Sam’s undoing came with his decision to leave his home turf and target the bank in Round Rock, a growing town with its location on the Chisholm Trail and the arrival of the International and Great Northern Railroad in 1876. Sam was unaware that a turncoat gang member had informed the Texas Ranger commander of the plan and that the local law authorities and townspeople were armed and waiting. This Monday, we visited the corner business on Main Street where the shooting started, now a night club called Sugar Daddy’s that had a lengthy dress and behavior code posted on its door. Sam shot and killed a local deputy at that spot, an act consistent with social bandit conduct as it was in self-defense. He and his two gang mates then retreated—under fire the whole way--toward their horses tied in an alley around the corner on the other side of Main Street. We took a photo of that passage (see picture below) where Seab Barnes was killed with a shot to the head and Sam was badly wounded. Sam was soon captured just outside of town. He lingered two days until his death on July 27, 1878, his 27th birthday. In one final insult, the Round Rock authorities buried Sam Bass and Seab Barnes in the Black section of the town cemetery, an act of sheer contempt given the endemic racism in the Texas of that era. When we visited the gravesite this Monday, it was decorated with a blue bandanna, a pack of playing cards, some yellow plastic flowers, and a bottle of Shiner Bock. Some chickens cheerfully clucked on the other side of a fence just a couple of feet away (see photo below). The street outside the graveyard is now Sam Bass Road.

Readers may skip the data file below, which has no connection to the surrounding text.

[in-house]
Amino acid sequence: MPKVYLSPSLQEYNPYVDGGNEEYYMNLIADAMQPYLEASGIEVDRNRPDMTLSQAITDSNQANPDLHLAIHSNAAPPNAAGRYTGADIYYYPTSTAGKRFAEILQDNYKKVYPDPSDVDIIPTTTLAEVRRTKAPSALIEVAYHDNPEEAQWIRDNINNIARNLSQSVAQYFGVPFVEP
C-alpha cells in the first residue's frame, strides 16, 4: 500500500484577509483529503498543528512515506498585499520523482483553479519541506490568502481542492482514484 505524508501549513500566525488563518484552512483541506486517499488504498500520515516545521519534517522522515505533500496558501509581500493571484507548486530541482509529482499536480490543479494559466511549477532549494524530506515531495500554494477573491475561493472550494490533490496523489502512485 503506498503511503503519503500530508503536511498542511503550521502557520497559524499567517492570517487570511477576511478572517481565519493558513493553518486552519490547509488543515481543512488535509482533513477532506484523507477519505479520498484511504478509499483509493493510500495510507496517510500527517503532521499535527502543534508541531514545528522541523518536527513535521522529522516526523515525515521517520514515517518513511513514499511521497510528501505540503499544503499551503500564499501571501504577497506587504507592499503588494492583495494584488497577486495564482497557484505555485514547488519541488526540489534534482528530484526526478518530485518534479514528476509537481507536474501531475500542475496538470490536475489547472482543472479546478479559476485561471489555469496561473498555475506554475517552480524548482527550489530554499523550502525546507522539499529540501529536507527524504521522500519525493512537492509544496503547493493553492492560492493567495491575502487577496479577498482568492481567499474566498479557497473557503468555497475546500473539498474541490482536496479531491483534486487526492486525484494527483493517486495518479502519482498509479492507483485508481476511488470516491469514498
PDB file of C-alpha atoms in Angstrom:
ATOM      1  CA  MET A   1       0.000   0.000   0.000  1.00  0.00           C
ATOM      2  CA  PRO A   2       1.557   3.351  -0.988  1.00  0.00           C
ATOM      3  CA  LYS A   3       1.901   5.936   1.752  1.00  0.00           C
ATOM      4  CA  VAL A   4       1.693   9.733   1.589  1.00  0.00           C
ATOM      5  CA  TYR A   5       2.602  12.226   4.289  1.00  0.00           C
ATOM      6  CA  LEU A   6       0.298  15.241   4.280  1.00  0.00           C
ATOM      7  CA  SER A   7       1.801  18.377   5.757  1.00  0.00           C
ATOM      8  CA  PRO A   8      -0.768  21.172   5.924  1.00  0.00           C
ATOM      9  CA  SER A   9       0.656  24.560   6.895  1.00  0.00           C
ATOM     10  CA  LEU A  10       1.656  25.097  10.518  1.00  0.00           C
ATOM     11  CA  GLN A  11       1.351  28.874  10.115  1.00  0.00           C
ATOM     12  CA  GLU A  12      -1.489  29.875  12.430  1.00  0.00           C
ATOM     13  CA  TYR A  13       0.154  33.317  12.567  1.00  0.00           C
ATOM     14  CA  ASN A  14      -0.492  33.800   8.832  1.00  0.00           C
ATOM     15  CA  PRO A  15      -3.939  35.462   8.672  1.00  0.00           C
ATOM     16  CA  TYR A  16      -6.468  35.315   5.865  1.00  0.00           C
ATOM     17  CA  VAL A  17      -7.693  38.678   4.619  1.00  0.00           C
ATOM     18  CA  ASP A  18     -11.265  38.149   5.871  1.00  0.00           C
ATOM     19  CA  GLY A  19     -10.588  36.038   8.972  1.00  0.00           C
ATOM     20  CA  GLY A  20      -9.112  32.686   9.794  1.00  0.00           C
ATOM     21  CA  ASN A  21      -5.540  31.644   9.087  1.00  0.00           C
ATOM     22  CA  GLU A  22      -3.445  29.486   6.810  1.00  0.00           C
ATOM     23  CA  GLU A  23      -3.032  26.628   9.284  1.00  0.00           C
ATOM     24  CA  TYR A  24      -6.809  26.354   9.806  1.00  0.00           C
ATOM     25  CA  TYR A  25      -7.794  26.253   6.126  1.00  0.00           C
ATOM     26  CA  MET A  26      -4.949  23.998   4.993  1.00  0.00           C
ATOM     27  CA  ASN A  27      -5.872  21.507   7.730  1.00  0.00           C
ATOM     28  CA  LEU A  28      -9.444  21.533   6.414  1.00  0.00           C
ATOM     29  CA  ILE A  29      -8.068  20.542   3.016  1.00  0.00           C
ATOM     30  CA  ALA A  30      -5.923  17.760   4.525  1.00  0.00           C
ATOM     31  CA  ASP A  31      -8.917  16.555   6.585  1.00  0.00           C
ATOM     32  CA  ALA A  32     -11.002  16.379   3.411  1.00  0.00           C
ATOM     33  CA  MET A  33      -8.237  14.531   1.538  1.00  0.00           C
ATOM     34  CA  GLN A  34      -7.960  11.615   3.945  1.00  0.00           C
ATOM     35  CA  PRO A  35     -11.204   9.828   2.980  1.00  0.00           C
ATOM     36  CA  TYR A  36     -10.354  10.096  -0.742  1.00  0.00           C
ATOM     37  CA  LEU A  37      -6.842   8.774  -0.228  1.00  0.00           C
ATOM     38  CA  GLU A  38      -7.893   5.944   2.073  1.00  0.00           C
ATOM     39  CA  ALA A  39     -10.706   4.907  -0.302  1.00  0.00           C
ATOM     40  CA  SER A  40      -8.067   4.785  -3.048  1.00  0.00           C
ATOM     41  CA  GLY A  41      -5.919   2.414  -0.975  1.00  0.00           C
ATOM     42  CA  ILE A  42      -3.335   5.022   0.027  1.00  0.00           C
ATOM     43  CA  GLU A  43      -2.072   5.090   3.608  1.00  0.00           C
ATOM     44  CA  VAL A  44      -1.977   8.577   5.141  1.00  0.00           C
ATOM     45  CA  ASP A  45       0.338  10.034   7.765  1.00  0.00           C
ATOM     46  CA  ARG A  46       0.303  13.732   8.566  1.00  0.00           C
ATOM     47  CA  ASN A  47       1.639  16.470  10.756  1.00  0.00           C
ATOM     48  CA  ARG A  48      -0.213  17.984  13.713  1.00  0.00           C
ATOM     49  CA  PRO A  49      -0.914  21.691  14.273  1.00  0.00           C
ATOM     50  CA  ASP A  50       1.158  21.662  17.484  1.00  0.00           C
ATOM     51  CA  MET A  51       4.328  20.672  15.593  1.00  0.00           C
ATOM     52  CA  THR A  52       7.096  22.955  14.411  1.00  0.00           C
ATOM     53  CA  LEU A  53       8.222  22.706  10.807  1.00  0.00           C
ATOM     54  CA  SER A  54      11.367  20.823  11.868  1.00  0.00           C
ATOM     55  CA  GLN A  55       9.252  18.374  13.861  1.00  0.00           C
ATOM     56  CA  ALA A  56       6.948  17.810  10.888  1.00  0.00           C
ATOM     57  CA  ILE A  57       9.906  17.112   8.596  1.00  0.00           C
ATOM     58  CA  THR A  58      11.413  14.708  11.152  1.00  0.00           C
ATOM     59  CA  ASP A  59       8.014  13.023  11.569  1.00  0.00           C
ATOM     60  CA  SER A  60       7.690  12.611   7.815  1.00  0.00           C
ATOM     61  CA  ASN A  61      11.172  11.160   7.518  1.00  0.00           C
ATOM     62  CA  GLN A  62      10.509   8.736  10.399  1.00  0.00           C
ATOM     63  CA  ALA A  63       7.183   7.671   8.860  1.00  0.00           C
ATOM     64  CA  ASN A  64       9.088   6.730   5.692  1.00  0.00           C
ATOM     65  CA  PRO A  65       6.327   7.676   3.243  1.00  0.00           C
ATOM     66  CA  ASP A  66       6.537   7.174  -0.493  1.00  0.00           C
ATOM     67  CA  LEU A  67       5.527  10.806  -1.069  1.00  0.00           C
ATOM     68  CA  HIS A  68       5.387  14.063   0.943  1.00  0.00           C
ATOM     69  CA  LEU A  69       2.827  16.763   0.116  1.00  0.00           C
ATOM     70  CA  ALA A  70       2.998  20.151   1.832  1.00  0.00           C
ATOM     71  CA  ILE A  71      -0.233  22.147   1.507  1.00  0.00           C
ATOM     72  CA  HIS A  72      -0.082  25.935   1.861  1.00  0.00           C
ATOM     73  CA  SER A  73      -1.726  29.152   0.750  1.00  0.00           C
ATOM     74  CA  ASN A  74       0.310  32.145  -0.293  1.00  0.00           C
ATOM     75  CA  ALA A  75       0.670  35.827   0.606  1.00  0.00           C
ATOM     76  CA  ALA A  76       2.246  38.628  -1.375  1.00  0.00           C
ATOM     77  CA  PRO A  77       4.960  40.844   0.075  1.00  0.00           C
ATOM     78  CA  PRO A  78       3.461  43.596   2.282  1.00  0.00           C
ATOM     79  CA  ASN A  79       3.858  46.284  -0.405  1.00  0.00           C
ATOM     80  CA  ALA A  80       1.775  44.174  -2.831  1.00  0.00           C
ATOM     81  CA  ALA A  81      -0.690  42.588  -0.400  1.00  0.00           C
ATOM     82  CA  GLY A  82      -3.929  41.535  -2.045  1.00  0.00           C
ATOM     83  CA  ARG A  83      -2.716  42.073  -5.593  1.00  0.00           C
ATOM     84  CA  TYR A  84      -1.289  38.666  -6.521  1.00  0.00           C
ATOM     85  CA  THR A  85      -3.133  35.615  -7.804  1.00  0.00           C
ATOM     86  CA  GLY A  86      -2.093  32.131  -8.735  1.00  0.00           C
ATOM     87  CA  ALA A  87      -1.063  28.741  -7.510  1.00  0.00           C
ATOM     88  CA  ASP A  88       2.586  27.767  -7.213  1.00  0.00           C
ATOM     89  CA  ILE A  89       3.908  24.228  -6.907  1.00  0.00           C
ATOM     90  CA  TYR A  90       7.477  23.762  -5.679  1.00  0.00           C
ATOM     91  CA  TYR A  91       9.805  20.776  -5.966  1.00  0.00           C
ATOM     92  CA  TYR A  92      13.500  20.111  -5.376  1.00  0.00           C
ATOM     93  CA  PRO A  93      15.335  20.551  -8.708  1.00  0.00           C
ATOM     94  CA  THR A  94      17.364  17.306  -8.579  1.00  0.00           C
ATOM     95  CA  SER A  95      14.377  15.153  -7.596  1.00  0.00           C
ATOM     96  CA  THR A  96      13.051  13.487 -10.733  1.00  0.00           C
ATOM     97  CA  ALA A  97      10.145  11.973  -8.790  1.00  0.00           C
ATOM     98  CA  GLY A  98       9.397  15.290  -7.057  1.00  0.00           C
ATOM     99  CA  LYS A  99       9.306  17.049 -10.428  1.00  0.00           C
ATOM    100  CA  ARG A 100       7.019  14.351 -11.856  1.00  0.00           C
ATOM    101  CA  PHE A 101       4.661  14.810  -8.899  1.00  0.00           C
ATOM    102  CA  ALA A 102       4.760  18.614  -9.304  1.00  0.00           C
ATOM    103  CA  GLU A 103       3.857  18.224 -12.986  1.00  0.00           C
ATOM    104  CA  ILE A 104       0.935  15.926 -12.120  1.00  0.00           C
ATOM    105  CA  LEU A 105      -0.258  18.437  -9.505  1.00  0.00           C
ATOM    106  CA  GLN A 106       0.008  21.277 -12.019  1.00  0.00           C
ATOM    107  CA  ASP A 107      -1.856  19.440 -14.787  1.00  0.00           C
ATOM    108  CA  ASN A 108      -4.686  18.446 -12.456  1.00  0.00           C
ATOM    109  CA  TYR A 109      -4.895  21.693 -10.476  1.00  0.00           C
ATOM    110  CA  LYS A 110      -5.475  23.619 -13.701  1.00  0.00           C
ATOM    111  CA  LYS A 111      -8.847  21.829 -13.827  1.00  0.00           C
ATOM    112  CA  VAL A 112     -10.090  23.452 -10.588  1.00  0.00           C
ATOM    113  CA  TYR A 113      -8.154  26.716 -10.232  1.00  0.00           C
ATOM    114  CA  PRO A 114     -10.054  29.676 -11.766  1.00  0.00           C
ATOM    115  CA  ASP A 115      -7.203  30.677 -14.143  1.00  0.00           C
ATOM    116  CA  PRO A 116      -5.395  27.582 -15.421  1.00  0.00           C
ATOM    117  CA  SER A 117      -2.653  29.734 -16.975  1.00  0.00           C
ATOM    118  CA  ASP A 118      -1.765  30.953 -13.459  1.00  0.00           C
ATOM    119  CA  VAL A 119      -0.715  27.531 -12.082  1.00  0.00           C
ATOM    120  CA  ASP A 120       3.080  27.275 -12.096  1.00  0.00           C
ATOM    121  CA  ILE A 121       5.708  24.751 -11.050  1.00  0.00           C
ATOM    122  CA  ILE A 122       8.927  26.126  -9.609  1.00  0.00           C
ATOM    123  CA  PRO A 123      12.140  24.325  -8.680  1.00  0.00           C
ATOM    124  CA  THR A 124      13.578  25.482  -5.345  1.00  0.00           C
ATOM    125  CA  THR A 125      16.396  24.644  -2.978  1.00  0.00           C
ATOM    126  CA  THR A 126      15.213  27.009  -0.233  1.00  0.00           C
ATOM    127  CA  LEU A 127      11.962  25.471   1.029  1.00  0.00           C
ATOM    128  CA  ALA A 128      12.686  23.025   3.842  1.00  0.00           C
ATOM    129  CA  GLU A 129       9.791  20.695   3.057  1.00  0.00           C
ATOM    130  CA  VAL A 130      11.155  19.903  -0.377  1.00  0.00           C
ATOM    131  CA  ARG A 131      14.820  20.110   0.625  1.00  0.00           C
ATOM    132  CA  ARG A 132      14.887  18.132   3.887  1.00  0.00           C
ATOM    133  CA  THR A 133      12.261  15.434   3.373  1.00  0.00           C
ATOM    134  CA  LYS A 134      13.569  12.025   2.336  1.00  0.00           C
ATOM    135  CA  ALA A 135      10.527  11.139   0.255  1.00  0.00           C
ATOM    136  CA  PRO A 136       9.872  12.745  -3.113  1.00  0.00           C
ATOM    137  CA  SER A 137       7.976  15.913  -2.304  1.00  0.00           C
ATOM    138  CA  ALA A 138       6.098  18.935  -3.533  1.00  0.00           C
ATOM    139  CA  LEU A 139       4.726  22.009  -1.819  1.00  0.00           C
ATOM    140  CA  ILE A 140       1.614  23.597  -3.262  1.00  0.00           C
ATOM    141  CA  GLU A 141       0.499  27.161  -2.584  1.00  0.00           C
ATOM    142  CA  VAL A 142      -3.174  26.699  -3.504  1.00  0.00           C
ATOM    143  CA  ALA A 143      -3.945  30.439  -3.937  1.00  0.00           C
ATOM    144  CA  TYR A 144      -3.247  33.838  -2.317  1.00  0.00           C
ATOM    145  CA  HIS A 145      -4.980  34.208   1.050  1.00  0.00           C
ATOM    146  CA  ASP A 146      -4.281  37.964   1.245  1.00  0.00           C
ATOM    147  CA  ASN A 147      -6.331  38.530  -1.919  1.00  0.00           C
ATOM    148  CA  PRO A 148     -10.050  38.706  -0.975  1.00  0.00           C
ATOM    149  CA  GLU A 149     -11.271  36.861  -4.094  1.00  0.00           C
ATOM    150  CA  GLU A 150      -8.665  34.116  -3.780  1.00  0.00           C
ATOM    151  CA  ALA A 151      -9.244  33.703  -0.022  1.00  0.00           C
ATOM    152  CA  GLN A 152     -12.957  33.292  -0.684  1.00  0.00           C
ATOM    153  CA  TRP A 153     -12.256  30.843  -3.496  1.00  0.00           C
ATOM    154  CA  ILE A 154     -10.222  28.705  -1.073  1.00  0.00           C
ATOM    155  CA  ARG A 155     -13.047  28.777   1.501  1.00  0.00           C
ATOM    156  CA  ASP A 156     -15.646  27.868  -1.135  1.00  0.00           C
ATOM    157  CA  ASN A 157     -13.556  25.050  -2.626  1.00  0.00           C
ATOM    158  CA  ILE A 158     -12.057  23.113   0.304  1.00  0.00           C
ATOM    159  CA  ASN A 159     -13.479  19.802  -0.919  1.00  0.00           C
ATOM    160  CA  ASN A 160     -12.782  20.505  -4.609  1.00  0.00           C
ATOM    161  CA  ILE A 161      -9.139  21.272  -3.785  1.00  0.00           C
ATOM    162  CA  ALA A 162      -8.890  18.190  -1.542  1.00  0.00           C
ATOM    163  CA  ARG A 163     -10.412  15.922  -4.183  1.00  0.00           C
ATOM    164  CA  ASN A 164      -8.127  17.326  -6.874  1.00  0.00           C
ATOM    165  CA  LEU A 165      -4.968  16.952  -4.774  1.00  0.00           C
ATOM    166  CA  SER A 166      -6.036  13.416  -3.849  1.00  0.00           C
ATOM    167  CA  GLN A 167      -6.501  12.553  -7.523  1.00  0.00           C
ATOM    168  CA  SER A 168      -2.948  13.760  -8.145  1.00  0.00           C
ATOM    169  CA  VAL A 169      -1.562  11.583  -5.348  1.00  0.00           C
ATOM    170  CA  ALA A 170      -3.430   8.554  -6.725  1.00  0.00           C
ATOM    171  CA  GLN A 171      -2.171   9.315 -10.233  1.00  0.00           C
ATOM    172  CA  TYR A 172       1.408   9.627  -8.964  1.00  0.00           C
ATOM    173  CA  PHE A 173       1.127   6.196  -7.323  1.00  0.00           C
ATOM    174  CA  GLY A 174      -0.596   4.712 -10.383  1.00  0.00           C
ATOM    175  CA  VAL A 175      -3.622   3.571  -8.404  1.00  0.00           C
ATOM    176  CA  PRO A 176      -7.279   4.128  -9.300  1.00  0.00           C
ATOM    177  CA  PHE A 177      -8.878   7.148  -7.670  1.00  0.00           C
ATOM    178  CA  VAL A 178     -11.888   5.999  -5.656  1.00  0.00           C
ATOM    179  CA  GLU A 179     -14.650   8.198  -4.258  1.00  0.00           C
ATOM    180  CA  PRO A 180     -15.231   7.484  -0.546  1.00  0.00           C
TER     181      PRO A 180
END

Are there any political lessons to carry away from Sam Bass’s short and tragic life? On the most basic level, the phenomenon of outlaw heroes reminds us that most ordinary folk desire basic equality and justice. They are offended by the greed and arrogance of financial elites--whether the bankers or railroad executives of the Gilded Age or the corporate buccaneers, hedge fund heads, or rail estate hipsters of the present—and love to see them get their comeuppance. In the absence of a bold agenda for political change, social bandits such as Sam Bass (or California’s Joaquin Murietta or Brazil’s Virgulino Lampião) naturally arise to fulfill this longing for a better world. That’s why Hobsbawm termed such figures primitive rebels as these bandits operated in the absence of a more sophisticated and specific program for radical change. In the modern day, social democracy constitutes such a coherent program for the good society. There’s no need to rob the banks when we can put the laws and regulations in place to make them serve the public in the needed way and break them up or even take them over if they continually refuse to do so.

As we returned home from Round Rock, I was reminded of Woody Guthrie’s observation about various kinds of men, some of whom “rob you with a six-gun and some with a fountain pen.” It reminded me that the most dangerous criminals are not the Sam Bass types, but the sort currently meeting in Austin in the Republican-controlled legislature who are scheming to suppress the Black and Hispanic vote and otherwise ensure that their sorry lot stay in the saddle. Given a choice, I prefer outlaws on fast horses to the contemporary sort with custom suits and smart phones. Two cheers for the Sam Bass gang!

Steve Davis

March 17, 2021